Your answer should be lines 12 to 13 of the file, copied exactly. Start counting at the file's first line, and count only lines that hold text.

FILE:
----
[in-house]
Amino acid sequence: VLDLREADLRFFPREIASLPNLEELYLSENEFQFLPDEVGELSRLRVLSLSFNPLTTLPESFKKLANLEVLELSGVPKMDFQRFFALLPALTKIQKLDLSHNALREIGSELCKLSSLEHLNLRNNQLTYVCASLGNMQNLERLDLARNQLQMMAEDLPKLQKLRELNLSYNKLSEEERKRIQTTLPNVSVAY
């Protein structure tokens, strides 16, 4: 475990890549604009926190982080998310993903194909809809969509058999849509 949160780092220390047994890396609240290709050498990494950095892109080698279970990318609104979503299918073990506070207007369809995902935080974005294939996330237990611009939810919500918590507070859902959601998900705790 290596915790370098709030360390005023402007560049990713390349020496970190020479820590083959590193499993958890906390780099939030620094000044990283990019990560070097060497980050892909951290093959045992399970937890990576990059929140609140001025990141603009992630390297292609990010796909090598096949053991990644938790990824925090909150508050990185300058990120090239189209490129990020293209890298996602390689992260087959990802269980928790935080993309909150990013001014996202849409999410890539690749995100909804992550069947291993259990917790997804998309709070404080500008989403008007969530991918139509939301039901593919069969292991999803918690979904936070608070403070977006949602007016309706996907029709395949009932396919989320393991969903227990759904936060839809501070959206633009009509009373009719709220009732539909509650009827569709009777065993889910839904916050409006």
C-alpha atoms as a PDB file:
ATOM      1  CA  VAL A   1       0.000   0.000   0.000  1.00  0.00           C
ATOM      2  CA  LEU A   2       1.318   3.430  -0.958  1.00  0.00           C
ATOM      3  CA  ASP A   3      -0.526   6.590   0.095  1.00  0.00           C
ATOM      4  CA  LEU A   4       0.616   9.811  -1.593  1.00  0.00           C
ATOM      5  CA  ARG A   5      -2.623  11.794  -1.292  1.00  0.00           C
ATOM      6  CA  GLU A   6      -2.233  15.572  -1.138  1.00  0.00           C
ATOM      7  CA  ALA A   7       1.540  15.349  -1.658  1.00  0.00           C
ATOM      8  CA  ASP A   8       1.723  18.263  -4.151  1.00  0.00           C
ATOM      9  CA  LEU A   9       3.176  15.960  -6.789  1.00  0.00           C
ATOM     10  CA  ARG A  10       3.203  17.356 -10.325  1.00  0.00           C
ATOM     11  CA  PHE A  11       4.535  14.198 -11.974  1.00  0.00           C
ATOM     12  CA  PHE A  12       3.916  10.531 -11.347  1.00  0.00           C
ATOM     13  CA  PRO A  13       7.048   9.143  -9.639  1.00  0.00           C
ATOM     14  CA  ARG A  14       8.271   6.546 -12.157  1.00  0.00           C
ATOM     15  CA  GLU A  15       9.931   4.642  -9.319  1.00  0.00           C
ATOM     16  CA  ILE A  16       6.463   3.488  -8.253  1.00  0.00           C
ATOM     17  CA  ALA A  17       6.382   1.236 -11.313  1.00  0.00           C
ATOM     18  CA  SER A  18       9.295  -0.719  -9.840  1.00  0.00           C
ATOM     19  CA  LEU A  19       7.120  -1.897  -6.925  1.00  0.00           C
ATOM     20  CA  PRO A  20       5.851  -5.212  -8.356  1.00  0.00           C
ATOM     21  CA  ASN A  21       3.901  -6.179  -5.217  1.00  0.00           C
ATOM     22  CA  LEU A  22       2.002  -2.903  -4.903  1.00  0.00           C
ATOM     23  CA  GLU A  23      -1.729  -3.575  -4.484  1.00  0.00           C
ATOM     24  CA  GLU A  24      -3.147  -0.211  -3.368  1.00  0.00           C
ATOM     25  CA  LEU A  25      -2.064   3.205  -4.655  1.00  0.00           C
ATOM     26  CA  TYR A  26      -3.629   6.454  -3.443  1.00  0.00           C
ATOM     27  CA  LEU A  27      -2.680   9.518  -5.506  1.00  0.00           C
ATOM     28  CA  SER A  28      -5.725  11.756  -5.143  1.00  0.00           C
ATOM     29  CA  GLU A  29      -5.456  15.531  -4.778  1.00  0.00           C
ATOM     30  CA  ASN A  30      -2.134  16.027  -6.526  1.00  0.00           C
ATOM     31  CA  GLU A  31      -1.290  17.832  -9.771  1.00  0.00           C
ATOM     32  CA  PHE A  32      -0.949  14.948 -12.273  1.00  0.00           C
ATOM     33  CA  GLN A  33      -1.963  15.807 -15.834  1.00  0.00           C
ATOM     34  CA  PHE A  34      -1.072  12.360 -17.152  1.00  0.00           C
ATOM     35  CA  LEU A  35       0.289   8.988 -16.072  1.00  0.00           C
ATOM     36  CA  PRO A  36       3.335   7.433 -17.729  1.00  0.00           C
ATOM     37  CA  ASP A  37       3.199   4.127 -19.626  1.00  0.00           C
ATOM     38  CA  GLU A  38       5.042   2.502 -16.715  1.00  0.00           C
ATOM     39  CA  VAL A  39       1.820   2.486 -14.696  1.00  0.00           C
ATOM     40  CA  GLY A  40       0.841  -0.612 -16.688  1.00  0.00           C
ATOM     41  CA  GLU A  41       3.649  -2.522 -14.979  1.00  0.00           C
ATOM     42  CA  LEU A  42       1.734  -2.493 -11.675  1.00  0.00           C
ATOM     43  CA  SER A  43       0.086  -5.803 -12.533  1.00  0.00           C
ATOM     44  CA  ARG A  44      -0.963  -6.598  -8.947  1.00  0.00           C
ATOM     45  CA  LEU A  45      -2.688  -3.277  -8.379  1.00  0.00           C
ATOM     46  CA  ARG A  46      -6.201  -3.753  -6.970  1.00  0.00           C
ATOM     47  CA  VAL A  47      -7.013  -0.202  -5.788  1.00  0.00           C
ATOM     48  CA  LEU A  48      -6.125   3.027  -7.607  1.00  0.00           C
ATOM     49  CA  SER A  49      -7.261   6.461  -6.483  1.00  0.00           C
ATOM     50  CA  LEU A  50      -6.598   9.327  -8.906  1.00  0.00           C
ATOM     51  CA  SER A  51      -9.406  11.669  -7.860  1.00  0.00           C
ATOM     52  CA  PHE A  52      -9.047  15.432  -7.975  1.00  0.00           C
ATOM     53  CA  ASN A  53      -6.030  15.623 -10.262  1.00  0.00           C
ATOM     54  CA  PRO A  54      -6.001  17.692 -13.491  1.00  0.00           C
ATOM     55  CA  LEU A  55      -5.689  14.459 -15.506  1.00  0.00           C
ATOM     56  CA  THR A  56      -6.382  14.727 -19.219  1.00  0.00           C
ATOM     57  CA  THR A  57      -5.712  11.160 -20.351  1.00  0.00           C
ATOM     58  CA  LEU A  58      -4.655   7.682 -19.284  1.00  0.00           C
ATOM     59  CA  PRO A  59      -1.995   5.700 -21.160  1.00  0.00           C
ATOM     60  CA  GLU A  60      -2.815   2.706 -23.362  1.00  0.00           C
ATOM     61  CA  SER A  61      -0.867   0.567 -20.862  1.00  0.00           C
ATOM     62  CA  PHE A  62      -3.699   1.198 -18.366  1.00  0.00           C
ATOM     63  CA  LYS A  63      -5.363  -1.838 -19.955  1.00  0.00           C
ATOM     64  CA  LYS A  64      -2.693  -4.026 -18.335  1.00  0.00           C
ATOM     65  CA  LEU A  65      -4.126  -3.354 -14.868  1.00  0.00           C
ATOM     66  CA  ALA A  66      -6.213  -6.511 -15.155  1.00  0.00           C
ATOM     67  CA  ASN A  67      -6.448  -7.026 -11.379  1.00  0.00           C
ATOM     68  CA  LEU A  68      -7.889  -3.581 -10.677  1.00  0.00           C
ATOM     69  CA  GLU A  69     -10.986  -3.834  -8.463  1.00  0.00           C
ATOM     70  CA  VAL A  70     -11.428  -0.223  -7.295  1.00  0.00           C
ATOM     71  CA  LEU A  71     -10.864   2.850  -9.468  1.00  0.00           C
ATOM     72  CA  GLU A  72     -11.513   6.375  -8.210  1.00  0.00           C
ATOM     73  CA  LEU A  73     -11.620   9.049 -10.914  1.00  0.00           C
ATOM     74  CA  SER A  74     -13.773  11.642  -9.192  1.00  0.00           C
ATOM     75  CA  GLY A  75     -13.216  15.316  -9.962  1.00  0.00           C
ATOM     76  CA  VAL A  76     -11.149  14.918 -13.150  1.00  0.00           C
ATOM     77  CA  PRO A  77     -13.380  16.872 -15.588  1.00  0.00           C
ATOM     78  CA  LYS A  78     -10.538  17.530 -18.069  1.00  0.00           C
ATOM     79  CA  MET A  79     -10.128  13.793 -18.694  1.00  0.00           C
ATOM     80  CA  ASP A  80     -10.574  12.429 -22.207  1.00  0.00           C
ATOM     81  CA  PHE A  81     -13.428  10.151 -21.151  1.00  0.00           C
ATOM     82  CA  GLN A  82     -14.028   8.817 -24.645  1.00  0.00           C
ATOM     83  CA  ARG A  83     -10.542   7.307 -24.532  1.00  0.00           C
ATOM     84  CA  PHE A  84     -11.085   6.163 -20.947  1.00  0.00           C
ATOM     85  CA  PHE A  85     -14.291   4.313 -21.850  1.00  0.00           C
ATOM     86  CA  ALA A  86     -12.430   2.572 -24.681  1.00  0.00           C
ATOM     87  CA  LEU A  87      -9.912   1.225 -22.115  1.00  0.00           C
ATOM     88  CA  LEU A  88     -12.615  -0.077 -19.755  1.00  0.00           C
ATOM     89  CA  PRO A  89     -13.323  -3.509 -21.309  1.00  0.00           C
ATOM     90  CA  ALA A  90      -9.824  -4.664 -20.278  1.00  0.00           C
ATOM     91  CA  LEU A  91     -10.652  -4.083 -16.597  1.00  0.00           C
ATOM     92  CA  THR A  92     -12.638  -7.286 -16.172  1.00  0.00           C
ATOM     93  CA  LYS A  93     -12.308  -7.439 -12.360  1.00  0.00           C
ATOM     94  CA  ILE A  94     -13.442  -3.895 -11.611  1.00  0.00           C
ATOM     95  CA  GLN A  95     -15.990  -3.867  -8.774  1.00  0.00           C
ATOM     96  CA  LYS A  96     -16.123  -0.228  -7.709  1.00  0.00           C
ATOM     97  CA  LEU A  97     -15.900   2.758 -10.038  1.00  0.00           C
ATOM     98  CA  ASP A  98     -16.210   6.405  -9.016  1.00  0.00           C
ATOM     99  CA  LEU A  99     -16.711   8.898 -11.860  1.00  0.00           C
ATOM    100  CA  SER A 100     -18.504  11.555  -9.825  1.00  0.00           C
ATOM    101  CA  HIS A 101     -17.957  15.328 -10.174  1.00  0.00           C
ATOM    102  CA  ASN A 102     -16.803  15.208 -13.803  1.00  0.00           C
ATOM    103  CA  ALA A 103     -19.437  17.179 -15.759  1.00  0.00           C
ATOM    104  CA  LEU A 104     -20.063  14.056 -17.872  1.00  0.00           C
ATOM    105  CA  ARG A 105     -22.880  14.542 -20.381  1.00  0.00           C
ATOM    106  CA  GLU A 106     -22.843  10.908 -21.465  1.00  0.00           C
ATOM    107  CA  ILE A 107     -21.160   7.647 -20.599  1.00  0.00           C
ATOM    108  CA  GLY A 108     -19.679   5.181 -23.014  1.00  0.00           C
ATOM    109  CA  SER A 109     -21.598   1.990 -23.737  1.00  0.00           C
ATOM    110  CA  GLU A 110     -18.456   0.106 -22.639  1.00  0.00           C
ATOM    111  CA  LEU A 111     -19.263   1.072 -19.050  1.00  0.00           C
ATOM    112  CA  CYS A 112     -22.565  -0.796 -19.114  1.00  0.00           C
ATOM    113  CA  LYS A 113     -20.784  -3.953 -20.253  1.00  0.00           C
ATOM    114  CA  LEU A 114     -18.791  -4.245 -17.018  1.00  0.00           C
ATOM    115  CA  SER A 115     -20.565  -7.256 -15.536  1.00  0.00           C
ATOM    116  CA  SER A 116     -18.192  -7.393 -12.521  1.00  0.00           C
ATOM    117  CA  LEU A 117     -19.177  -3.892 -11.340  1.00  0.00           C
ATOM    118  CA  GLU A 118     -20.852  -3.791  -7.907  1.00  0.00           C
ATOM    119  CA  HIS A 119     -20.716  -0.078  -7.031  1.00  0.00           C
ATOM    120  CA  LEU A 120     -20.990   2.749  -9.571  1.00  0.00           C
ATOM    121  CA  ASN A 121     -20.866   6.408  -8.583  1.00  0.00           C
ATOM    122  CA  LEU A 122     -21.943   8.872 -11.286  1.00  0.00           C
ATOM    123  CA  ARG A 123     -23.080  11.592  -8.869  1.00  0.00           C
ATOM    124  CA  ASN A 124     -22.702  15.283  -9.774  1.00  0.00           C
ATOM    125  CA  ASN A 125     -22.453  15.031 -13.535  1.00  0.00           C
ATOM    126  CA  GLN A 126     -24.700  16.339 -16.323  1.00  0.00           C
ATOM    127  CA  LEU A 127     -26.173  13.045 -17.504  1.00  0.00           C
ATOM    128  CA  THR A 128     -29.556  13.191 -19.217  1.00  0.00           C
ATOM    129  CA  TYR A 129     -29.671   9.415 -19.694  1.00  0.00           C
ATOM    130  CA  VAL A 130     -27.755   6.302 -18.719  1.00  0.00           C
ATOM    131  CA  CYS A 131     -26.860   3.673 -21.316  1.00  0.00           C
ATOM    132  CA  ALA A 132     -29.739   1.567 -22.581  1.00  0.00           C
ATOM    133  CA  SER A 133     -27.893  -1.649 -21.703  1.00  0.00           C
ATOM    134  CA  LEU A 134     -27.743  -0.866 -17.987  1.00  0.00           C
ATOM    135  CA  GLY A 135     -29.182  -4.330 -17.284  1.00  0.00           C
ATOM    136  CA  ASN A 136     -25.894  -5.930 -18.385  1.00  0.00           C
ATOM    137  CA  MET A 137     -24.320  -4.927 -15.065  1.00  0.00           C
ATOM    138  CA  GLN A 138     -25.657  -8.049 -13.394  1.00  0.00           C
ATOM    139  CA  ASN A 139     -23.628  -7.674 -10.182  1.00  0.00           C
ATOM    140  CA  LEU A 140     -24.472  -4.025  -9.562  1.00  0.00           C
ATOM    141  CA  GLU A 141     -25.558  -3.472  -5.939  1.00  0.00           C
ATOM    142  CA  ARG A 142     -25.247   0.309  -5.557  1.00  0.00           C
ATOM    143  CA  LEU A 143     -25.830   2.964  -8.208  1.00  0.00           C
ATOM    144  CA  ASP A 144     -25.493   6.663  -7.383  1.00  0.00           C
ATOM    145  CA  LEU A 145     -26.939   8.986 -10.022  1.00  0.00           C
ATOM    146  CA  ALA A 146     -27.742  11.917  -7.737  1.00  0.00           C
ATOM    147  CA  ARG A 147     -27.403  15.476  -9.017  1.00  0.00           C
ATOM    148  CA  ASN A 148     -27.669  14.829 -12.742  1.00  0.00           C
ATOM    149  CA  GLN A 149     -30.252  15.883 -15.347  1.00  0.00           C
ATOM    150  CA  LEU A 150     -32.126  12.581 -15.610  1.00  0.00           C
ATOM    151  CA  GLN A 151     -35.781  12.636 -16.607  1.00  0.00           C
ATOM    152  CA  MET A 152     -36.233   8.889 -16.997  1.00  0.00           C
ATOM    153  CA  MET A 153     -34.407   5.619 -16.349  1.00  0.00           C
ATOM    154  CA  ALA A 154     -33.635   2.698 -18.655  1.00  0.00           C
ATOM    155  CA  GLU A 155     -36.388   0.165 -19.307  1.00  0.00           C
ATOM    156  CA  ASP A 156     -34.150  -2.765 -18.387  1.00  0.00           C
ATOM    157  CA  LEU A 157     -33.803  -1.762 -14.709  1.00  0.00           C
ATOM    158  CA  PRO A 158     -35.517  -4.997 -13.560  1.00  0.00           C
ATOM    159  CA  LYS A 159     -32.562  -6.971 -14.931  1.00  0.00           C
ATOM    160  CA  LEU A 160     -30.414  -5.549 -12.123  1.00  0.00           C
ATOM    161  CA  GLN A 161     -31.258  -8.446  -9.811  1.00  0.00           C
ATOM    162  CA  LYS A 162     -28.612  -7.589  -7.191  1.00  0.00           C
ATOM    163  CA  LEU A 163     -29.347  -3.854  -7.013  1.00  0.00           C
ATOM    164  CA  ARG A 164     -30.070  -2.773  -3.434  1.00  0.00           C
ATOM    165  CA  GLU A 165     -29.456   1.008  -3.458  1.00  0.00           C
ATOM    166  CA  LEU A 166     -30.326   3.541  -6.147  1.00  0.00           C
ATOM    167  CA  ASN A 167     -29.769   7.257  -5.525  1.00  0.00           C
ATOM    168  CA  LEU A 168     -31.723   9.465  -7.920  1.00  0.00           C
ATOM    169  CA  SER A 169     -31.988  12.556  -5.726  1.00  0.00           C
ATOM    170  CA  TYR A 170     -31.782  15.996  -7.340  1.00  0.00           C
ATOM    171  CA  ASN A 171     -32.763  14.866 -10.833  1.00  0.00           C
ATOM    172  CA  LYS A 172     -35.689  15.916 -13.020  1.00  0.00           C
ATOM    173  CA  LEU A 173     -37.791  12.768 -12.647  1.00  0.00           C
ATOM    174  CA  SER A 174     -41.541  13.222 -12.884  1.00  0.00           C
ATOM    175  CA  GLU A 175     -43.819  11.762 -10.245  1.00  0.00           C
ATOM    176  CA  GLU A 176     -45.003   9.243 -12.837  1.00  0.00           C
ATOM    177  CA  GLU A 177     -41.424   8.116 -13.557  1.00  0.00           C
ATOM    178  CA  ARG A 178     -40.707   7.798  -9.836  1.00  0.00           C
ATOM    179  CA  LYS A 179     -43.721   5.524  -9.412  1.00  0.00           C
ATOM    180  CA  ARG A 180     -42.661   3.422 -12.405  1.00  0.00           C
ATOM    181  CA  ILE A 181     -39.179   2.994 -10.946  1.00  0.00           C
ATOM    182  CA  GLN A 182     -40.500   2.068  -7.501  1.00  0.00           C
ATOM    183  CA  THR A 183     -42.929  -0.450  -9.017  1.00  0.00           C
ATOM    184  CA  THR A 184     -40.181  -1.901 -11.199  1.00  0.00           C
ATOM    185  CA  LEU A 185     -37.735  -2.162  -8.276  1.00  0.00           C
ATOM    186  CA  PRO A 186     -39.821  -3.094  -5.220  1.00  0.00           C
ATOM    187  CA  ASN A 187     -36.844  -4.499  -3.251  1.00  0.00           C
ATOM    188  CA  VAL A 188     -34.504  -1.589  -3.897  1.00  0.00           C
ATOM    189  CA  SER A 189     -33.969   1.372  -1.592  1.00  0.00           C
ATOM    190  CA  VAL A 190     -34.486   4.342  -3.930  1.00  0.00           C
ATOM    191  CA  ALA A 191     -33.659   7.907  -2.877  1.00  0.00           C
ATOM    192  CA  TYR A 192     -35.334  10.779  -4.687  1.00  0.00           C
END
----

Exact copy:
ATOM      8  CA  ASP A   8       1.723  18.263  -4.151  1.00  0.00           C
ATOM      9  CA  LEU A   9       3.176  15.960  -6.789  1.00  0.00           C